As he trotted around the bases in what had to be one of the most vindicating and fun moments of his long Major League Career, Giambi’s teammates waited for him at home plate like a group of giddy fraternity brothers. You could see the joy in their faces from a mile away. It was tough to tell who the moment meant more to – the players awaiting his arrival or Giambi himself.
“Big G means so much to the ballclub, on and off the field,” Swisher said. “That’s why, when he does what he just did, the party’s off the charts.”
And what a party it was as he crossed home plate. Giambi stepped up in a tie ball game to pinch hit for Mark Reynolds in the bottom of the ninth. Chicago’s Ramon Troncoso had faced Giambi once before and was taken deep. This time, the solo blast to center—a 424-foot shot—sent everybody home happy, including yours truly. The 42-year old was mobbed by his teammates and seemed to get a hug from everyone on the team, highlighted by his manager, Terry Francona, who received a giant pick up bear hug from one of his all time favorites. Nick Swisher and Mike Aviles then doused Big G with a cold water shower during his postgame interview.
“I might catch pneumonia,” he joked. “I’m a little old to be dunked with water. I love it. I’ve been preaching all year one guy is not more important than another and it’s going to take all 25 of us, even more than that, to win ballgames and we’ve done it all year. It’s just exciting to be a part of it.”
Check out the video here – there are three calls – STO’s Matt Underwood is first, Hamilton’s next, and then Sox play-by-play and all-time homer Hawk Harrelson’s come last. Watch the celebrations over and over. Being a Major League Baseball player does not suck.
The walkoff blast ended a pitchers duel between Chicago’s John Danks and the Tribe’s Zach McAllister that featured more shoddy defense. Z Mac was making his second start since coming off of the disabled list with the finger issue and looked like he had regained his old form. He pounded the strike zone all night, putting up zeroes through the first five innings. Danks was matching him, giving up just two hits through six innings, but thanks to two horrific second inning defensive plays by third baseman Conor Gillaspie, the Tribe had runners on second and third with nobody out. After his throwing error on an Asdrubal Cabrera ground out, Ryan Raburn hit a grounder towards Gillaspie at third which he should have scooped. The ball took a strange hop on him but he still should have made the play. Raburn was given a gift double. Cabrera would score on Carlos Santana’s sac fly.
McAllister’s only real problems came in the sixth while holding that one run lead. With two out, Alex Rios and Adam Dunn both doubled, and Paul Konerko’s RBI single to put the Sox on top 2-1. It was far from shocking that Konerko came up with a big hit. The guy should change his name to Larry Dolan because he owns the Tribe. The two runs ended a scoreless string of 25 consecutive innings by Indians pitching.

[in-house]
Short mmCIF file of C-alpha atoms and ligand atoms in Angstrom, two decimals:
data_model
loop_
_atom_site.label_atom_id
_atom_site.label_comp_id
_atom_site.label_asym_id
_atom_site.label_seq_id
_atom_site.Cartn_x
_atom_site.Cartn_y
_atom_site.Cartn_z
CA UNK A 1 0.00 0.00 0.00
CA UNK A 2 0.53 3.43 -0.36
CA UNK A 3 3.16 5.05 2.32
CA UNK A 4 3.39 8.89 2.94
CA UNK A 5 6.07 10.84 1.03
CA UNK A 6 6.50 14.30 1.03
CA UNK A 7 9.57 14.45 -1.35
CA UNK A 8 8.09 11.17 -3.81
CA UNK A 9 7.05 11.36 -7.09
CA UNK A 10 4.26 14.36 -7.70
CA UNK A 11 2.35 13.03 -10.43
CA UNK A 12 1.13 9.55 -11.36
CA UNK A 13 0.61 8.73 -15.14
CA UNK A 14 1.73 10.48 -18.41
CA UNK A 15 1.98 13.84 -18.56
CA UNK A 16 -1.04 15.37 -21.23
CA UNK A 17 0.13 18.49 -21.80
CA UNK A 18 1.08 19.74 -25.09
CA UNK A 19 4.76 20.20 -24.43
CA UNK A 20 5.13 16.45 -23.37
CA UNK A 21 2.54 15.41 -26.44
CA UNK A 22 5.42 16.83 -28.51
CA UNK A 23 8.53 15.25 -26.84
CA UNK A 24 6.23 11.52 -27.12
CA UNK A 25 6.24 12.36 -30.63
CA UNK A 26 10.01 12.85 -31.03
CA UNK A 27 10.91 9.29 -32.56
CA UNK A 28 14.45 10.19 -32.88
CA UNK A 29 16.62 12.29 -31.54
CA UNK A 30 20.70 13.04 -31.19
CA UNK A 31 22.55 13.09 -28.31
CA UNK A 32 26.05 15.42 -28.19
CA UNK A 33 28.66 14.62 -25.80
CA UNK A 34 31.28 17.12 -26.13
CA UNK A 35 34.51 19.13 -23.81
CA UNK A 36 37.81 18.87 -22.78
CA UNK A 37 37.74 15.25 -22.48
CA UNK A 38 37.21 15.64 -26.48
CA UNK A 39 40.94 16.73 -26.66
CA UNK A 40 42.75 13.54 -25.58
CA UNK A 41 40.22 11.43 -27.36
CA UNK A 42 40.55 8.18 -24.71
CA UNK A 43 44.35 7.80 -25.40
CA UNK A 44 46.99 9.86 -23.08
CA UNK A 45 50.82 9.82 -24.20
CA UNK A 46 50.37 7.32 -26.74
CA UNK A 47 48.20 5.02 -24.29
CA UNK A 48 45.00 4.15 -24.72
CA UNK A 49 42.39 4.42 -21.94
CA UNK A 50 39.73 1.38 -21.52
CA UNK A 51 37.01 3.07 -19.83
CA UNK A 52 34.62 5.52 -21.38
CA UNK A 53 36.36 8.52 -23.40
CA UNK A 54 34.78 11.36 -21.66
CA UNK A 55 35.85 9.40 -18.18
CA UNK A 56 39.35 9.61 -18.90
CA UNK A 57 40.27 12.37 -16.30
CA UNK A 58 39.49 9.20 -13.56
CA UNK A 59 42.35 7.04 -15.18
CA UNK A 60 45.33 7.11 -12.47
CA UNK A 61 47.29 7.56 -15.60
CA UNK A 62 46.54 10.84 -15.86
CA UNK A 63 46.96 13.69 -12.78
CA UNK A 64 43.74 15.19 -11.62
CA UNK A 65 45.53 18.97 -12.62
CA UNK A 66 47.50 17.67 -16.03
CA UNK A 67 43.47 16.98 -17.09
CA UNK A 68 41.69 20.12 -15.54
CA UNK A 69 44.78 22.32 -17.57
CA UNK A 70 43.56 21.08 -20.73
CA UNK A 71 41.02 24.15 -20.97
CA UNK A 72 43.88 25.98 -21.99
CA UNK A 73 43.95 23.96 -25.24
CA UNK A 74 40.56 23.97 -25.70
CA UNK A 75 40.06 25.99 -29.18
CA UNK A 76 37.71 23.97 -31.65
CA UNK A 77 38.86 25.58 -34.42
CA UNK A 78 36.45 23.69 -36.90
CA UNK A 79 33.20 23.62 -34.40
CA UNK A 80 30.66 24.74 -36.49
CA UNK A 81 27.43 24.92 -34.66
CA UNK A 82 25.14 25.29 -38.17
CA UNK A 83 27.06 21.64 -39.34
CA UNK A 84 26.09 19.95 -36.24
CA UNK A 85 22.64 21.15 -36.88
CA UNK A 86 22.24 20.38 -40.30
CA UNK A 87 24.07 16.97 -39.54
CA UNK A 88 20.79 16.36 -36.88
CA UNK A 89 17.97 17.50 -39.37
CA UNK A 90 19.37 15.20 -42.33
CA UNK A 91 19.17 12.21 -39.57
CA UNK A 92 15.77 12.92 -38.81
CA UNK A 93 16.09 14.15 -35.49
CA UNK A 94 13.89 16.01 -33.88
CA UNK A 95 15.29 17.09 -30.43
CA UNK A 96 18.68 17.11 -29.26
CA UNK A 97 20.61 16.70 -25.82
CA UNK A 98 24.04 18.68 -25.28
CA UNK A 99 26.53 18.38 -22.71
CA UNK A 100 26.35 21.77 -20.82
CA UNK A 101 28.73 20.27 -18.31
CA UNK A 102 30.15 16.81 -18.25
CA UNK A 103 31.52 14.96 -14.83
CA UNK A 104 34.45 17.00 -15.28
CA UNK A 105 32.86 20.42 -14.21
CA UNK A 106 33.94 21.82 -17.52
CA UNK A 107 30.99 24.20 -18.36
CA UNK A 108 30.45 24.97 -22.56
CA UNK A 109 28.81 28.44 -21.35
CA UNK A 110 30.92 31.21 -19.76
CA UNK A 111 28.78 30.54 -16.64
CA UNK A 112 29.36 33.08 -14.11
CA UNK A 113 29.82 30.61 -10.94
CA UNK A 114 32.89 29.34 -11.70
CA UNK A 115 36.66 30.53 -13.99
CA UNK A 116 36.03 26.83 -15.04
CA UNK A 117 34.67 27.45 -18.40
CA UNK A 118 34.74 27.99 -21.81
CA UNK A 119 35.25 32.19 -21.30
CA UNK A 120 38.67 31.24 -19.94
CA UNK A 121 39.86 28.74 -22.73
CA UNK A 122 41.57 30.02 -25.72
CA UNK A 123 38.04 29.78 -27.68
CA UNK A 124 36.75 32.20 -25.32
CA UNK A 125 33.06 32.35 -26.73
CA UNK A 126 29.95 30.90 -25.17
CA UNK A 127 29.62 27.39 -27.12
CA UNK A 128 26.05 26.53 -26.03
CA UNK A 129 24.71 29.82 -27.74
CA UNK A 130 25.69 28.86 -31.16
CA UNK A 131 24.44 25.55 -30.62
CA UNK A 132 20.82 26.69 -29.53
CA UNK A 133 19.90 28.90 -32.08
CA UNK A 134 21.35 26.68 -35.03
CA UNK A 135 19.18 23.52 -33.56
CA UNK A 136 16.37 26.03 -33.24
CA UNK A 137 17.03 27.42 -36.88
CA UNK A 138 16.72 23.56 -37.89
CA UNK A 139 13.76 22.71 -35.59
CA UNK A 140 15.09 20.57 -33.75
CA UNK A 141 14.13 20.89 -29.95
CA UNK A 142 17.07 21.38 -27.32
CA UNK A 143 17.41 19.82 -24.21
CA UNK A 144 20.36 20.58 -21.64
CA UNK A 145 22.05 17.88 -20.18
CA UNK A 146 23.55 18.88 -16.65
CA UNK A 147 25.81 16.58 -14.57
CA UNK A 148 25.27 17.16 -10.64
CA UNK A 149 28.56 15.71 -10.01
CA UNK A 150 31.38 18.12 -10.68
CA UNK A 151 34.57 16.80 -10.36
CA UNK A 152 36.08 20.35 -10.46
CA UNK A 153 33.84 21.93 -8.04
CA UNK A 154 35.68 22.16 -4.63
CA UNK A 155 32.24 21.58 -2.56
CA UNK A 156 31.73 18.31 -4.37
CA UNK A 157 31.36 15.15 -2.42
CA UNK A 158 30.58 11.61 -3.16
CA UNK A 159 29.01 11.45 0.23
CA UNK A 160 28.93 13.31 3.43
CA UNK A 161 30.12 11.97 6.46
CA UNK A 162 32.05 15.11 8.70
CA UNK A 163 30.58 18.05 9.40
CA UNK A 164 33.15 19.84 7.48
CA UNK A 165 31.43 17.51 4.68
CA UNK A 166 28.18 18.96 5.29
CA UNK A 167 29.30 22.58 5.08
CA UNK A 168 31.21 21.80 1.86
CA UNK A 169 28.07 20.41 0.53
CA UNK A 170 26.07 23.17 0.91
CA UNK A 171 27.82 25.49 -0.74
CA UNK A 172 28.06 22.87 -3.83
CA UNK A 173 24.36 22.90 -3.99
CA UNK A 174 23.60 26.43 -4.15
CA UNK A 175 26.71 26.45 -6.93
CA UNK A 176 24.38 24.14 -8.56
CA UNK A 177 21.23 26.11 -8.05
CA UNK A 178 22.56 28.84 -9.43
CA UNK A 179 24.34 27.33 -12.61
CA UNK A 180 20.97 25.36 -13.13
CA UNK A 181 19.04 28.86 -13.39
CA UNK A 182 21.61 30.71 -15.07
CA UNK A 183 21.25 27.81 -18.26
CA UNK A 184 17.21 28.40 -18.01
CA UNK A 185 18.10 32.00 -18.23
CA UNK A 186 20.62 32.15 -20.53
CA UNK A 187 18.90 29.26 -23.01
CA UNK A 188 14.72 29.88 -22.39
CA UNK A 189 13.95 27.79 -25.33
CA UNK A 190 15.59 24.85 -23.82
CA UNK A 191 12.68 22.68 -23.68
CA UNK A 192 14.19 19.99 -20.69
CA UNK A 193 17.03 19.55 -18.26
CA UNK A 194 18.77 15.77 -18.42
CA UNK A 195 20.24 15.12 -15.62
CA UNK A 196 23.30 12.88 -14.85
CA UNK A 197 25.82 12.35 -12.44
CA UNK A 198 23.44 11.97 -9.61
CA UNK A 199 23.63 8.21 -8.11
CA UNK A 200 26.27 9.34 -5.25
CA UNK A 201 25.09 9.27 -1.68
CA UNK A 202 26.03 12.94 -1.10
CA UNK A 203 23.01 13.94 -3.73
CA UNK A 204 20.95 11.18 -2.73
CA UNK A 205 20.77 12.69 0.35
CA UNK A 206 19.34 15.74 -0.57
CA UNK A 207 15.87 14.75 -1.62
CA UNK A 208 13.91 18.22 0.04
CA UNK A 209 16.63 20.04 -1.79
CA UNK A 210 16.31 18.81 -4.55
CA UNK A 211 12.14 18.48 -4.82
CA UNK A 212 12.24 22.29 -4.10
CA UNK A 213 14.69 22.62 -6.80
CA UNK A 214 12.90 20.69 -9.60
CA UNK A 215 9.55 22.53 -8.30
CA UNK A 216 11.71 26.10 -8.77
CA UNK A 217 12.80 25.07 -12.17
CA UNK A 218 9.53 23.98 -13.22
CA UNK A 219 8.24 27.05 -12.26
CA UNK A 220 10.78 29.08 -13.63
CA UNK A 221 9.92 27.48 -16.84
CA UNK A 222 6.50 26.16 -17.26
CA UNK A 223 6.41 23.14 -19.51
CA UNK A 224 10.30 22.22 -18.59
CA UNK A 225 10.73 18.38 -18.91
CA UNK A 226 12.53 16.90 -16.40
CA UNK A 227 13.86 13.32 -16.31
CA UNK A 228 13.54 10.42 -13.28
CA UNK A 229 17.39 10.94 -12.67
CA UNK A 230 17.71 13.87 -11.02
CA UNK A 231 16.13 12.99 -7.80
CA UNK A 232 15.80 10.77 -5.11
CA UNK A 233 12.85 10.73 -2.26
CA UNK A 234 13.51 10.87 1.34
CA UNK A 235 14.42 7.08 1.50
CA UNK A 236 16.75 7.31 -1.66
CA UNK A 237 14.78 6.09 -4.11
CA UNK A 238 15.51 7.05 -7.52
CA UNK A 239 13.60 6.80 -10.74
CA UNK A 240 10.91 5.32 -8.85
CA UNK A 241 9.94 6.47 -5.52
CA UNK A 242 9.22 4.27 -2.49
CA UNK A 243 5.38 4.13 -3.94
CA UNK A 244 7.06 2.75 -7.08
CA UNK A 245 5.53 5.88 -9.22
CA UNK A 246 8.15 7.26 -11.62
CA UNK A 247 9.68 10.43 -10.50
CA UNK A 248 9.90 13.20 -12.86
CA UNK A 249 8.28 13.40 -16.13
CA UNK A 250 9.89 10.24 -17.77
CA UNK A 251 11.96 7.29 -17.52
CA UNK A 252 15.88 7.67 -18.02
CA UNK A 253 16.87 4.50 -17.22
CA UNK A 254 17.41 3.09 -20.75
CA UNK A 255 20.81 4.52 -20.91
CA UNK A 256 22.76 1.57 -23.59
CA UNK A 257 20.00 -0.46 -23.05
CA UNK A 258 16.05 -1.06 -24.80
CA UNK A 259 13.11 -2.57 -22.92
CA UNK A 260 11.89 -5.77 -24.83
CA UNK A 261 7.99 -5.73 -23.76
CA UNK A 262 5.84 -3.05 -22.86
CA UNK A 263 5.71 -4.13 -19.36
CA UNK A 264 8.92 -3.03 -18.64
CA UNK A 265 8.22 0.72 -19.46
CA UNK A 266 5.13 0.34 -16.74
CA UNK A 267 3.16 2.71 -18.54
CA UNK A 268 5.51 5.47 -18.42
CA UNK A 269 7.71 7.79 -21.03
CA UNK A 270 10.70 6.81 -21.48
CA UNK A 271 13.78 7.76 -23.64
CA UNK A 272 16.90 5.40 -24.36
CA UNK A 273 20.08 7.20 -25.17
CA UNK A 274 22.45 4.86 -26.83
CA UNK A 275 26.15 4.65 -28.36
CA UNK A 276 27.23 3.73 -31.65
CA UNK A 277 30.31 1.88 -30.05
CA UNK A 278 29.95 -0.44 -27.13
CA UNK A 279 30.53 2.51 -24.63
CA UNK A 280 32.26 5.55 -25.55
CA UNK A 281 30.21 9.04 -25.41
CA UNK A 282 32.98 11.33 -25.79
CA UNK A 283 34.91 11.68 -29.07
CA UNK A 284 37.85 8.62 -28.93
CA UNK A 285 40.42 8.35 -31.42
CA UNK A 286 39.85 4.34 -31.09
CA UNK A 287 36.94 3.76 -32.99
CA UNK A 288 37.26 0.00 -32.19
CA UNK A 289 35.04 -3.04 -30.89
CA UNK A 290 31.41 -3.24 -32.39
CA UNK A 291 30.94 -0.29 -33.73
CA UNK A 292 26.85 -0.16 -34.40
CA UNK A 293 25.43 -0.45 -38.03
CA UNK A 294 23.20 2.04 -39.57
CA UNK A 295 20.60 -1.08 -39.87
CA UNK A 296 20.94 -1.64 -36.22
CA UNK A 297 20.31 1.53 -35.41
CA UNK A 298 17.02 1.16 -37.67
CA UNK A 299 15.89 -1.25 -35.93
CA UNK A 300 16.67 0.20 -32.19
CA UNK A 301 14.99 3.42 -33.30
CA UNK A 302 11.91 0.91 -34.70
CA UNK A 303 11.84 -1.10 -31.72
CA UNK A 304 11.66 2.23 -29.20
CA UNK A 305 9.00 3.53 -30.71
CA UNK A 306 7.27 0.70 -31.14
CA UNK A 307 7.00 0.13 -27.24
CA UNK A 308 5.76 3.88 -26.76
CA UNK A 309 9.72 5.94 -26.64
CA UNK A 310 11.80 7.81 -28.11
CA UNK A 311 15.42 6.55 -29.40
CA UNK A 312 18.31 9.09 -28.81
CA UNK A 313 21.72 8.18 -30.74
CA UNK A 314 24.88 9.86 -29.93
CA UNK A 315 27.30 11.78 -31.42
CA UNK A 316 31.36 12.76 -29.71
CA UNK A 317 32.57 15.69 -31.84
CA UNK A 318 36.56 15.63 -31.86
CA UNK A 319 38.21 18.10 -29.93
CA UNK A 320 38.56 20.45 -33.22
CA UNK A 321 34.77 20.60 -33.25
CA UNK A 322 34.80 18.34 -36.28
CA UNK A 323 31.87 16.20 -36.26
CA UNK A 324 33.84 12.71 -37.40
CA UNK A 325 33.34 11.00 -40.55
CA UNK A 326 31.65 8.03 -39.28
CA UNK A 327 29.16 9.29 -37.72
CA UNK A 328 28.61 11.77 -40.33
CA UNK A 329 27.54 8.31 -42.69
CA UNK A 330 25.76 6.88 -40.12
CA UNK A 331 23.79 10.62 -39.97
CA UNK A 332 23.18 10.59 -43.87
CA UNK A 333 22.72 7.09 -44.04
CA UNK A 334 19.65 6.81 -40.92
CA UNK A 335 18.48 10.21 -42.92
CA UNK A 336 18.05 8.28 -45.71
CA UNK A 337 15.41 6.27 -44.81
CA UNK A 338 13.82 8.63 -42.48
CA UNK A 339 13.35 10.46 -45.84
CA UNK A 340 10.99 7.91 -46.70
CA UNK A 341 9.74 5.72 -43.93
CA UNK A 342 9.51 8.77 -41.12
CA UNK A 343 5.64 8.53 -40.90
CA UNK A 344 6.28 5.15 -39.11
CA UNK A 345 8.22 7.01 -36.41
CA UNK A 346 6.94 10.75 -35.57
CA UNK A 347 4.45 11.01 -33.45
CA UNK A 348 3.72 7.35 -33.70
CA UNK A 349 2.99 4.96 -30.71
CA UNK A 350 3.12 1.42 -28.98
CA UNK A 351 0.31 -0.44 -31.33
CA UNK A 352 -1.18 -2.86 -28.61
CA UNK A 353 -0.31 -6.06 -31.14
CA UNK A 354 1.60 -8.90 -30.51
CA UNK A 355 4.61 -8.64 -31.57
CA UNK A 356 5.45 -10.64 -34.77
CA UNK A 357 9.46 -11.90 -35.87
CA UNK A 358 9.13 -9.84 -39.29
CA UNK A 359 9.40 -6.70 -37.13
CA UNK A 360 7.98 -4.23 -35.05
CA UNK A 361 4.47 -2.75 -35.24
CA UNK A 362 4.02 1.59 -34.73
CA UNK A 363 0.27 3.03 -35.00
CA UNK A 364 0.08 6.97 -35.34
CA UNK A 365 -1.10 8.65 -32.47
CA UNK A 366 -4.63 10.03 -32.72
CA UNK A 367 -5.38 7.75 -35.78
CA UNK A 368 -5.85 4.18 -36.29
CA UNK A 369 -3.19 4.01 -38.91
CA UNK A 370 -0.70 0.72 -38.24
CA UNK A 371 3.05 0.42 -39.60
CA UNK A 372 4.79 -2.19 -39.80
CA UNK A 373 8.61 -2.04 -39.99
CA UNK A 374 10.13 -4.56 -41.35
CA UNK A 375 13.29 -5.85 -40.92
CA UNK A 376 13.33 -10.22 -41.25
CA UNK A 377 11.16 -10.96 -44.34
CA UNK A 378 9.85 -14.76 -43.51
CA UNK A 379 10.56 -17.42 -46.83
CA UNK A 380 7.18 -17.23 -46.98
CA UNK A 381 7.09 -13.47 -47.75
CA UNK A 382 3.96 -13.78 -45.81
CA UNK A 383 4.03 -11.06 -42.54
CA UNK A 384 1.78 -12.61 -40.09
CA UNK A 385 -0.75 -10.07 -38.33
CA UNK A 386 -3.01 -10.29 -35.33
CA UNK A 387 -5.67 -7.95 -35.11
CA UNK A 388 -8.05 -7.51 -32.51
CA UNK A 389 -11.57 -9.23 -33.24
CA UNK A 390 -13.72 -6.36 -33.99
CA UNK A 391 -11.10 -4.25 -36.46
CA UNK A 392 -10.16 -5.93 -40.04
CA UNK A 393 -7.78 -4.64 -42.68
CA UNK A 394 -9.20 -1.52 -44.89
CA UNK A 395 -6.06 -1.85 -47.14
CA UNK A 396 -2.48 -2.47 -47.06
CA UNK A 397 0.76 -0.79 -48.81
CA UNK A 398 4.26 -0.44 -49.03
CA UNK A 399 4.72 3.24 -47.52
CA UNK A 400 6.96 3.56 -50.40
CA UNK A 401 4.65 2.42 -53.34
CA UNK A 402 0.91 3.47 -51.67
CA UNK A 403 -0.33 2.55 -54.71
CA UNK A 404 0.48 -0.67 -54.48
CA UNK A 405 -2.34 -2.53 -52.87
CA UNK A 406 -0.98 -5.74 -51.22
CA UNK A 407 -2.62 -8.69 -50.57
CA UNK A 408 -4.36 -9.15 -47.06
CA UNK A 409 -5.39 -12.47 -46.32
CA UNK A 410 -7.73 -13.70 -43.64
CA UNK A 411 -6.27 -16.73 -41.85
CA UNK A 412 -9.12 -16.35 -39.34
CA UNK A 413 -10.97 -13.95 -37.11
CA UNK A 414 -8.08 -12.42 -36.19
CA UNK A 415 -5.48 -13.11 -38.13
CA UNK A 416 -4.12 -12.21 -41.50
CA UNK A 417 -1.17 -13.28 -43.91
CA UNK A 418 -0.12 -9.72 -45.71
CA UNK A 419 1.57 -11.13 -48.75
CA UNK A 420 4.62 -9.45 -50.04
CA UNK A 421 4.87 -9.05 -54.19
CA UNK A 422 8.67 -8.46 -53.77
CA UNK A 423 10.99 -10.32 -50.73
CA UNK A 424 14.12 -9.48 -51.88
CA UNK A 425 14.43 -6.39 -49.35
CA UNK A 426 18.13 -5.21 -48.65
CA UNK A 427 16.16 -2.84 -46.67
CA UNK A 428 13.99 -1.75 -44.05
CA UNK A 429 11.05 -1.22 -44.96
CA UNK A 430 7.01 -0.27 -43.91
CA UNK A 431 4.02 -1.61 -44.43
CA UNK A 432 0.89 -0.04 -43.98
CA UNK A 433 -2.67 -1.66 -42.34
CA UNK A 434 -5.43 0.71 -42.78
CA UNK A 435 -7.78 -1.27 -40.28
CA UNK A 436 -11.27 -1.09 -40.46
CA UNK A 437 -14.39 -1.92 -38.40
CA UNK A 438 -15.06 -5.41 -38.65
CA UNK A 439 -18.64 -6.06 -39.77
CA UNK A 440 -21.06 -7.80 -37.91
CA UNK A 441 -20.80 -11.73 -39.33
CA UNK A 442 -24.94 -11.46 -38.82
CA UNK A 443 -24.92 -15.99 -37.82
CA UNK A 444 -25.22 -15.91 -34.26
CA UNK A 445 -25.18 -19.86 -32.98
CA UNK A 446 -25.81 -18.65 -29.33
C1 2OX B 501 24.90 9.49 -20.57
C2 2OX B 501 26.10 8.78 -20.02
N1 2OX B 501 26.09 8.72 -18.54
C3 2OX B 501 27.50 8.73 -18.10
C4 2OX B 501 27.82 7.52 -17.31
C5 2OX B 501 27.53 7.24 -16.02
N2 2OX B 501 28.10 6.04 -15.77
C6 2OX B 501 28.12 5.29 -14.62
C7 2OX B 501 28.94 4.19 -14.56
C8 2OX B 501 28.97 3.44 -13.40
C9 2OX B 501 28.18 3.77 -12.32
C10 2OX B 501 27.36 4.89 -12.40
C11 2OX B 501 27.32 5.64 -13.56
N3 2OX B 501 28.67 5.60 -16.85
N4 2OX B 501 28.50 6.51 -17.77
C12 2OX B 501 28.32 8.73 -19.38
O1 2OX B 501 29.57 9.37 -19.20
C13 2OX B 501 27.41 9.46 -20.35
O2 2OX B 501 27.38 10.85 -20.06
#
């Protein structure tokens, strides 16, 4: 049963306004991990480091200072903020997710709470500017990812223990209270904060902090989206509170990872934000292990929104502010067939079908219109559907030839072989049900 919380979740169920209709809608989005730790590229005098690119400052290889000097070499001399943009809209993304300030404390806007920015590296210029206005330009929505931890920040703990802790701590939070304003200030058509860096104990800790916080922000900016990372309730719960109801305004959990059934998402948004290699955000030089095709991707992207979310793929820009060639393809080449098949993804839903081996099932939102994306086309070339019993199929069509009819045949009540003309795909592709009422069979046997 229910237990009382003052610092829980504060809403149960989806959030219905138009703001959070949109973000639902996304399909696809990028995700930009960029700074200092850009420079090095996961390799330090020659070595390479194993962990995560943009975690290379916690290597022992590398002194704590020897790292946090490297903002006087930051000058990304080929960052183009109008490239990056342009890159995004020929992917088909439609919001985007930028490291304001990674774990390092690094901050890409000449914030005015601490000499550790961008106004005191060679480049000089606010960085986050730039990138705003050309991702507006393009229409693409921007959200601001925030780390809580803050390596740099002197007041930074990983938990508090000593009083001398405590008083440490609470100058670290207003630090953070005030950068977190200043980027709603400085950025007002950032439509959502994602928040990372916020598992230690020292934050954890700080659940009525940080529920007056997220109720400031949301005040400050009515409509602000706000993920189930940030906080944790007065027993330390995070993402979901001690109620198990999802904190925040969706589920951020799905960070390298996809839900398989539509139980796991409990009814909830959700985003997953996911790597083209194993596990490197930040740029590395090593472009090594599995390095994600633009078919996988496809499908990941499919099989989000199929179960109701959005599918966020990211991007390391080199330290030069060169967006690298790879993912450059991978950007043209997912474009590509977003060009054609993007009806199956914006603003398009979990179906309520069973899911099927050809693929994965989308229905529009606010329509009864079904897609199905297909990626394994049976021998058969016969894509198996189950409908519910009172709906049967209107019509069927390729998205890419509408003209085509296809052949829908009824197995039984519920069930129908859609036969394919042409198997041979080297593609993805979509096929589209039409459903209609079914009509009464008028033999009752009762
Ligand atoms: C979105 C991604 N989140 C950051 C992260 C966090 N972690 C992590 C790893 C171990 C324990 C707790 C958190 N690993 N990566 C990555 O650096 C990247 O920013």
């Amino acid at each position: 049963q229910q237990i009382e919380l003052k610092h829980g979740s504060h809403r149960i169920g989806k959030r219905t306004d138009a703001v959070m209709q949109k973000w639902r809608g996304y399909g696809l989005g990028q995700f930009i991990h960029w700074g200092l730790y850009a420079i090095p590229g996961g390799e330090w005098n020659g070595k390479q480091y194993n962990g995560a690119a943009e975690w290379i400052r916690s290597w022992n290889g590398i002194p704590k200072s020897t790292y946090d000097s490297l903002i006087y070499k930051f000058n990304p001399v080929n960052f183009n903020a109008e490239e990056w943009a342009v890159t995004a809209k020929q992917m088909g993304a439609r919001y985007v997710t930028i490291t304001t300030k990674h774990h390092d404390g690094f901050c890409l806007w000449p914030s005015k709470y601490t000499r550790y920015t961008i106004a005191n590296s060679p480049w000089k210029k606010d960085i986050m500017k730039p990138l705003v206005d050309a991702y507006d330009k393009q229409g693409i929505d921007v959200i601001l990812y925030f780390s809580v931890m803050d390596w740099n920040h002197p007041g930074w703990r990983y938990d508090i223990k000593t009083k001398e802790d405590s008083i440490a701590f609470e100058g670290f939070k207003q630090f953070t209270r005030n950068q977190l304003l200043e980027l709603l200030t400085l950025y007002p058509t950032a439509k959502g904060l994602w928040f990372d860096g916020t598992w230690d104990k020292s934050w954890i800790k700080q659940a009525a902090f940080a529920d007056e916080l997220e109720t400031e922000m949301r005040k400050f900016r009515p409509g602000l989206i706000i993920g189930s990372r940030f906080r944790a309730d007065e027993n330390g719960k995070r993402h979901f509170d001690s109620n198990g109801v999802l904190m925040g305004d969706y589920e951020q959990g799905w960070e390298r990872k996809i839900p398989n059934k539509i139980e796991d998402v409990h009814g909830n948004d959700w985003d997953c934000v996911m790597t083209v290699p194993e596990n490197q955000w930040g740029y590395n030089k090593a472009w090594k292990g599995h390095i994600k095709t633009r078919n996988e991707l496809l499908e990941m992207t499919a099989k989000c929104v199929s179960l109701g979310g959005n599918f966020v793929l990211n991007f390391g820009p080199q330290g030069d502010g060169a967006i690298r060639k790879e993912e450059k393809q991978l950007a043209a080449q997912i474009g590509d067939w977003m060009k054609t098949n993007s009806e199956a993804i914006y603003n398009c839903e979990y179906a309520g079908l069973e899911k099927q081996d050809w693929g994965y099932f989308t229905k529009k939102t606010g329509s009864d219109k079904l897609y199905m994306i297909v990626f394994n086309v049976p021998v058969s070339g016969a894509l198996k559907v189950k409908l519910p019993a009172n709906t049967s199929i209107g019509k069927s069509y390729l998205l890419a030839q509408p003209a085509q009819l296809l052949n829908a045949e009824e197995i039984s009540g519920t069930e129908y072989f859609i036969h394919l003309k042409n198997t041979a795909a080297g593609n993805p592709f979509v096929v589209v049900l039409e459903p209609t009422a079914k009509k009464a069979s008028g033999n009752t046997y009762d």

The good news for Zach was that the offense came right back to tie things in the bottom half of the frame. The inning should have been much bigger though. Danks had been cruising and inexplicably walked both Michael Bourn and Swisher with nobody out on nine pitches. Jason Kipnis then put down a perfectly placed bunt single to load the bases. The Tribe looked like they were in business for a big inning, but they were only able to scratch across one run on Cabrera’s RBI groundout. Cabrera would have been safe if he was running hard the whole way. It was a double play ball off the bat, but the flip from shortstop Alexei Ramirez was high and slow and pulled second baseman Gordon Beckham off the bag. The relay throw barely beat Asdrubal. It was one of two times he was not running hard out of the box – a subject that MUST be addressed. Cabrera has dogged it down the line way too often for my taste.
The rally would die right there as Raburn grounded out to Danks and Santana grounded out to short.
McAllister retired the Sox in order in the seventh, departing after 90 pitches, giving up two runs on five hits.
“I felt confident in the finger again, confident in my stuff,” McAllister said. “It was nice to have gotten the first start out of the way. This was another step in the right direction.’
We would stay tied into the ninth, thanks to a scoreless eighth from Cody Allen and Rich Hill. Hill came on with two out and struck out lefty Adam Dunn with the lead run on second. Ramirez should have never been there to begin with as Allen’s error put him on first and a terrible blown call on a steal attempt moved him into scoring position. Santana’s throw easily beat Ramirez to second and Kipnis applied the tag, yet somehow umpire D.J. Reyburn missed the call.
“I don’t think (Ramirez) was safe,” Francona said. “That would have been a tough one to take. I probably would have gotten thrown out during the next pitching change.”
Chris Perez came on in the ninth and got out unscathed thanks to a terrific running catch with two outs by Michael Brantley in left. That set the stage for Giambi’s heroics. At 42, Jason is now the oldest player in baseball history to hit a walkoff home run.
The win was the Tribe’s fifth straight and with the Tigers having a night off, they moved to within two and a half games of first place. In addition, they are only a half game out of the second wild card spot. This team isn’t going anywhere, especially with the way the starting pitching is going.
“I love how we’re growing and that’s what I keep telling them, we’re growing and we’re going to keep learning and learning and getting better and better,” Giambi said. “Even in the down times we were learning. It’s exciting how it’s all coming together.”
(AP Photo/Tony Dejak)